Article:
Recovery Mission Live Blog
July 28, 2013

Boston University journalism Professor Mitchell Zuckoff, author of Frozen In Time, has joined the North South Polar expedition to Greenland where he is live blogging the recovery of three World War II heroes entombed inside a glacier since November 1942. Two of the men were Lieutenant John Pritchard and Radioman Benjamin Bottoms, crewmen of a Coast Guard amphibious biplane who were trying to rescue survivors from a B-17 bomber that crashed during a search mission. The third man was the radio operator of the B-17, Corporal Loren Howarth. Read the live blog now!

Duck Hunting in Greenland

March 23, 2013

On Saturday, March 23, 2013 at noon, Lou Sapienza, CEO of North South Polar, Inc., will be speaking at Historic Flight in Mukilteo, Washington on the successful recovery of a WWII-era J2F-4 amphibious Grumman Duck aircraft from Greenland. The event is open to the public. Check out the announcement for additional details, or visit the Historic Flight website for more information.

Military.com: WWII Coast Guard Grumman Duck Crash Site Located
March 11, 2013

The Defense Department's Joint POW/MIA Personnel Accounting Command said an exhaustive search by an expedition team of U.S. Coast Guard servicemembers and North South Polar, Inc. Scientists and explorers has produced sufficient evidence that the crash site of a WWII Coast Guard Grumman Duck rescue aircraft missing for 70 years with three men aboard, beneath the ice near Koge Bay, Greenland, has been found, Coast Guard officials announced Jan. 14.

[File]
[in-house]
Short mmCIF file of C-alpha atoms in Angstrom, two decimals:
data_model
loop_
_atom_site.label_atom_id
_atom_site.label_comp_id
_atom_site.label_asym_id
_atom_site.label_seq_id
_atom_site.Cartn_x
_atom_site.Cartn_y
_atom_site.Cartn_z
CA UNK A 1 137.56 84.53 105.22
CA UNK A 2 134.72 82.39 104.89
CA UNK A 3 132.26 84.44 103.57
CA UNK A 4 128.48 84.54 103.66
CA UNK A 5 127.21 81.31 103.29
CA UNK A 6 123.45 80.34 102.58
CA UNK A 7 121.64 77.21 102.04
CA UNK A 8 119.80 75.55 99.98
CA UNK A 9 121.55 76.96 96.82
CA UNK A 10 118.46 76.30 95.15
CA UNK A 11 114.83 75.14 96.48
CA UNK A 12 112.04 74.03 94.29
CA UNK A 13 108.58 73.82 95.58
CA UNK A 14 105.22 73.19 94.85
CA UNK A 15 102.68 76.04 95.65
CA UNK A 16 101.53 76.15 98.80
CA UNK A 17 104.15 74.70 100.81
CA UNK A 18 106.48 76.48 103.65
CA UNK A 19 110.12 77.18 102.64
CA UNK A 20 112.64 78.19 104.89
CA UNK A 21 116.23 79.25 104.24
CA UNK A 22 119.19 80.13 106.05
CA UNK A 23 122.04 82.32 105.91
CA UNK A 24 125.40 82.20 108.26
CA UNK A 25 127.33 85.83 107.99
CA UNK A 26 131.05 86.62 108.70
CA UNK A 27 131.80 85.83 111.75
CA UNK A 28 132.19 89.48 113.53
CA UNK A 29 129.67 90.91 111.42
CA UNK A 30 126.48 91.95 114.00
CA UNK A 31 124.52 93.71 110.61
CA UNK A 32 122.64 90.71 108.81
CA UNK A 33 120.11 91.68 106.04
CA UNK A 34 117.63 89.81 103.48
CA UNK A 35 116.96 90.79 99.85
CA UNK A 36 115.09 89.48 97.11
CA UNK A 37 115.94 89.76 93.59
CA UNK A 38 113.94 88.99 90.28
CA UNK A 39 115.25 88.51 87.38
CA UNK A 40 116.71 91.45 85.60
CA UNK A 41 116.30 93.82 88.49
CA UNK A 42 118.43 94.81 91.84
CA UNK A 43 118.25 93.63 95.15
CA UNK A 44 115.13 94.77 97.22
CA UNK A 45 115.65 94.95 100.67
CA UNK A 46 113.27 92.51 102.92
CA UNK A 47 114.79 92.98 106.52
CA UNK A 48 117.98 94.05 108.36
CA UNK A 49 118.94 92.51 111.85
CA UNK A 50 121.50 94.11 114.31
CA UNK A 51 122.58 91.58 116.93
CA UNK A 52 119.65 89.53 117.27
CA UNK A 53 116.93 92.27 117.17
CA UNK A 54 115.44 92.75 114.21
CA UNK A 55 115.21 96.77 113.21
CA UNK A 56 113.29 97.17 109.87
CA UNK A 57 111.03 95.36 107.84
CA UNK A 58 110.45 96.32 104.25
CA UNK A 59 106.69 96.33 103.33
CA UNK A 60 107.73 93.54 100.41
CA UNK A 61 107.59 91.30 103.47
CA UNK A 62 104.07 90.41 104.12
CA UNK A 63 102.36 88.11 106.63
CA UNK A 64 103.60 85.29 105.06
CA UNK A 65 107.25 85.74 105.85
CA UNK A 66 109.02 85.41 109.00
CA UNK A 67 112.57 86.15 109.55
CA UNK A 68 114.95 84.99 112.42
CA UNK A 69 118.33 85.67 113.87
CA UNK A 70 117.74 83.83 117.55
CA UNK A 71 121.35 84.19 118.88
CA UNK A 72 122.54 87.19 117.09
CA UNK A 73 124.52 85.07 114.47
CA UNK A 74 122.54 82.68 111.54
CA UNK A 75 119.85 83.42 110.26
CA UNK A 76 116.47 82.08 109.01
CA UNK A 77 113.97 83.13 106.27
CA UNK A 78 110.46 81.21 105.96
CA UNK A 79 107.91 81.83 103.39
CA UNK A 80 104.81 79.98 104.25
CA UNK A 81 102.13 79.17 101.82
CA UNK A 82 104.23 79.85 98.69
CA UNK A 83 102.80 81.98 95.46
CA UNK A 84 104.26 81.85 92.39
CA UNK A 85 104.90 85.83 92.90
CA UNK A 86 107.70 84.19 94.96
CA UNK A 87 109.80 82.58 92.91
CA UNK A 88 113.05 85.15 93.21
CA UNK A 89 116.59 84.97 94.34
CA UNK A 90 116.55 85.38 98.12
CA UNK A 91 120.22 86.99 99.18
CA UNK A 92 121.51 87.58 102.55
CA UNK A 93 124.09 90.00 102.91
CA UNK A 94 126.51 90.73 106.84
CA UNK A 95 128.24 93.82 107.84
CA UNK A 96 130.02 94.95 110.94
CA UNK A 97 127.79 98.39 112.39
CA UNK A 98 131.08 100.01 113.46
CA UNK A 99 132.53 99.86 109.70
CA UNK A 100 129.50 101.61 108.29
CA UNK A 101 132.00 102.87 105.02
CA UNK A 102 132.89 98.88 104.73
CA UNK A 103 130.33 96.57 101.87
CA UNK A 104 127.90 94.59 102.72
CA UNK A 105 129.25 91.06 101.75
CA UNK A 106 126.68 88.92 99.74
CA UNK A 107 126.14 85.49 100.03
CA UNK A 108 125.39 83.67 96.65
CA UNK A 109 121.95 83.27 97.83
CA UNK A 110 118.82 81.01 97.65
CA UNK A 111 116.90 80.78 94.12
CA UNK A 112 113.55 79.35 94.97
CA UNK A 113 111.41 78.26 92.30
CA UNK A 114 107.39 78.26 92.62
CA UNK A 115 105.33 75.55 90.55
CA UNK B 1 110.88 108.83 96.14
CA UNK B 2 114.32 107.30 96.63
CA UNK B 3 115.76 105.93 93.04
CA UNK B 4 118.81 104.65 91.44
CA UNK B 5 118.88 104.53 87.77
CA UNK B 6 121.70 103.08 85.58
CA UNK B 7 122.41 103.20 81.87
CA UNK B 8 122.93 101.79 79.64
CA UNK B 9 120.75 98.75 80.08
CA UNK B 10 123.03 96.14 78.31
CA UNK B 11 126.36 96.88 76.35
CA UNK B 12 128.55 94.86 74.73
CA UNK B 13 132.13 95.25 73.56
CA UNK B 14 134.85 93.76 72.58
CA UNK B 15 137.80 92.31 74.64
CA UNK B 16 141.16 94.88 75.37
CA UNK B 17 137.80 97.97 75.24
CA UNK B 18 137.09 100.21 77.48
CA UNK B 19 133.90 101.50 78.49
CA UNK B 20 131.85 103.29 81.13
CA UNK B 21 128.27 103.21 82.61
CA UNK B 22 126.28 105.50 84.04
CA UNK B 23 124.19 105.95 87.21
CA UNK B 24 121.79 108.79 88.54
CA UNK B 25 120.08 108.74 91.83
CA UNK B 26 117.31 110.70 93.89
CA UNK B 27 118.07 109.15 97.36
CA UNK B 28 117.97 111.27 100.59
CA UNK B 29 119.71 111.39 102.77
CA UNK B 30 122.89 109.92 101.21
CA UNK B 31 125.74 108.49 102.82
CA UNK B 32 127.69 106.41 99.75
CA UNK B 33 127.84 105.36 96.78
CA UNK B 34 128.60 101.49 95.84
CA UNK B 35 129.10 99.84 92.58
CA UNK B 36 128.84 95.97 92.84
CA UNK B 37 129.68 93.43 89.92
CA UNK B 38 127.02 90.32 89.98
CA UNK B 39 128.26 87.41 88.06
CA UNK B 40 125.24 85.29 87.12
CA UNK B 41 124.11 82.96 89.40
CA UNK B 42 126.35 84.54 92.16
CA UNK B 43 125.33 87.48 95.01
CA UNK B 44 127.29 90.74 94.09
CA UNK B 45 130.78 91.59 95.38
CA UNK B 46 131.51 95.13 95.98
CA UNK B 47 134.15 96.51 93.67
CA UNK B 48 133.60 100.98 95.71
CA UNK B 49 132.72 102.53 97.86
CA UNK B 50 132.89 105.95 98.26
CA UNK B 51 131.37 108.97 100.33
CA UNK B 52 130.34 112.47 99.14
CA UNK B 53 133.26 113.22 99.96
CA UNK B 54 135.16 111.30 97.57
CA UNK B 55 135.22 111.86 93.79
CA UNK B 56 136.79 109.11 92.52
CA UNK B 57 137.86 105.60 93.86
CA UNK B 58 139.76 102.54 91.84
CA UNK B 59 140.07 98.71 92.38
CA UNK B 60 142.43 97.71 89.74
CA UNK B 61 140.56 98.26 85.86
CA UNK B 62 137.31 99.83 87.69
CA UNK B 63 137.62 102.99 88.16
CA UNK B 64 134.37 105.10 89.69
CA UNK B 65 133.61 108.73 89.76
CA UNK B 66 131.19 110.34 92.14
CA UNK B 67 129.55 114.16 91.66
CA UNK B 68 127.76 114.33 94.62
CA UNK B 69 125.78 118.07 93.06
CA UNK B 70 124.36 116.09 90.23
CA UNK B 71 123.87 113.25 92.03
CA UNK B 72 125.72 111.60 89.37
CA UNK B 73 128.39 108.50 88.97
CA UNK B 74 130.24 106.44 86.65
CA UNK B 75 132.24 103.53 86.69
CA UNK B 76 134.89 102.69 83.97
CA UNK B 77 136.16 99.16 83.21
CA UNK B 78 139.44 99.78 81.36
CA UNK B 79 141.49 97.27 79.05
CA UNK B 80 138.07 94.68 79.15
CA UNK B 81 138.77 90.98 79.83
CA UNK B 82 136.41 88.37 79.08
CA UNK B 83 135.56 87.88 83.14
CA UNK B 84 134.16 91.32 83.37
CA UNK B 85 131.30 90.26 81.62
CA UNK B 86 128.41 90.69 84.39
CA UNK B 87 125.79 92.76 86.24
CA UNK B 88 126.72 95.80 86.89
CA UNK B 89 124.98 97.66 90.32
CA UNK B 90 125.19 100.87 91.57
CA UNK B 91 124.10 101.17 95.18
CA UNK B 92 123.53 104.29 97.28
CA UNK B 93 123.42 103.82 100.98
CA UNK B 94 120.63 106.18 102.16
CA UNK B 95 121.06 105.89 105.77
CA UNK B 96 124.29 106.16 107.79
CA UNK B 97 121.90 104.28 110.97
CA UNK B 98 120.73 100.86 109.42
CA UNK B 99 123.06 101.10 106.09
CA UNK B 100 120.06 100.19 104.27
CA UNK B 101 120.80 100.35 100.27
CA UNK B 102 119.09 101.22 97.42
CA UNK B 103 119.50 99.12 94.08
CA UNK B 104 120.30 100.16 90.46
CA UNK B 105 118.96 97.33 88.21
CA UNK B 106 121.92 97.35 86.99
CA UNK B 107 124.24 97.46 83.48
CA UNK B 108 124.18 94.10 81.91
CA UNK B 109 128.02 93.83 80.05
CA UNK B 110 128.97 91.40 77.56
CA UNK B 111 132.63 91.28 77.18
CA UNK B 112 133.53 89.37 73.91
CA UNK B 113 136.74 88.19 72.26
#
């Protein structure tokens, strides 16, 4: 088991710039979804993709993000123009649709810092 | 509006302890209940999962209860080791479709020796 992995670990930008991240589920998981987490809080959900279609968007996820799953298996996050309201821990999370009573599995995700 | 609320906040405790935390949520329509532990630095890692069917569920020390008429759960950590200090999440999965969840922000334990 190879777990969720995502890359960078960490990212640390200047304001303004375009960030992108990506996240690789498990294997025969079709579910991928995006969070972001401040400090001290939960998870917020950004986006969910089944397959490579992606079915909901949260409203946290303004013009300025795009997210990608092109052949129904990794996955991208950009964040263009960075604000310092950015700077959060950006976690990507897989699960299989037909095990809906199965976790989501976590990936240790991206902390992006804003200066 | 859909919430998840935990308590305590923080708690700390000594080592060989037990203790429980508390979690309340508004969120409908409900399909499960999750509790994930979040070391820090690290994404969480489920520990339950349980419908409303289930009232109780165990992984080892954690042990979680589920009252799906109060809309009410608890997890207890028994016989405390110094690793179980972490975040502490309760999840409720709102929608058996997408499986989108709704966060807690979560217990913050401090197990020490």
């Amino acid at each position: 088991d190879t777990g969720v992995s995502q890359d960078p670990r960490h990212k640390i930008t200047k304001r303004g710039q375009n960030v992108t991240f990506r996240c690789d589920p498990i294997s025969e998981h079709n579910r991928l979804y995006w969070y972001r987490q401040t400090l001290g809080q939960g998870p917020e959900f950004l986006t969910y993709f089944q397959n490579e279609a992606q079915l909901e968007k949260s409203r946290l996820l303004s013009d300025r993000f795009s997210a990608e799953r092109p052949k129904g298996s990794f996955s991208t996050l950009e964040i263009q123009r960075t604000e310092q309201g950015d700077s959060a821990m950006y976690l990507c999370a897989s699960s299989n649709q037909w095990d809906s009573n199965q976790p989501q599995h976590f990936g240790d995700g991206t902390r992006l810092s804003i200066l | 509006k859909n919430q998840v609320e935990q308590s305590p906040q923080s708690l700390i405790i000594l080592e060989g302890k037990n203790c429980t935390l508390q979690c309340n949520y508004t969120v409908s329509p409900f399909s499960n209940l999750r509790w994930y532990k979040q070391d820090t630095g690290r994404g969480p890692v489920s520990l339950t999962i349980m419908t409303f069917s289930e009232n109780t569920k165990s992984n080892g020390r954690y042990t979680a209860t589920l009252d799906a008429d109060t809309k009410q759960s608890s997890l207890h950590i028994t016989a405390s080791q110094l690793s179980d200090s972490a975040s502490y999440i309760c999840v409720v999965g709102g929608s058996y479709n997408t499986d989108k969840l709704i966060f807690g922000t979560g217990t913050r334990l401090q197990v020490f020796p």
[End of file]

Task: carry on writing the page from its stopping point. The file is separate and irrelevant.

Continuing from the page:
By using historical information, ground penetrating radar, a magnetometer and metal detection equipment, the expedition team isolated the location where the aircrew crashed on Nov. 29, 1942. The team then melted five six-inch-wide holes deep into the ice and lowered a specially designed camera scope. At approximately 38 feet below the ice surface in the second hole, the team observed black cables consistent with wiring used in WWII-era J2F-4 amphibious Grumman aircraft.

...“It was an incredible experience to hear the team announce over the hand-held radio that they located aircraft components within the second bore-hole,” said Lou Sapienza, CEO of North South Polar, Inc. “We’ve spent nearly three years of research planning for this moment. There is nothing more meaningful than to have the family members of the lost aircrew know we’ve located the site of the Duck.”

Read the full story...

Coast Guard announces WWII Coast Guard Grumman Duck crash site located after 70 years
January 14, 2013

The Defense Department's Joint POW/MIA Personnel Accounting Command said an exhaustive search by an expedition team of U.S. Coast Guard service members and North South Polar, Inc. Scientists and explorers has produced sufficient evidence that the crash site of a WWII Coast Guard Grumman Duck rescue aircraft missing for 70 years with three men aboard, beneath the ice near Koge Bay, Greenland, has been found, Coast Guard officials announced.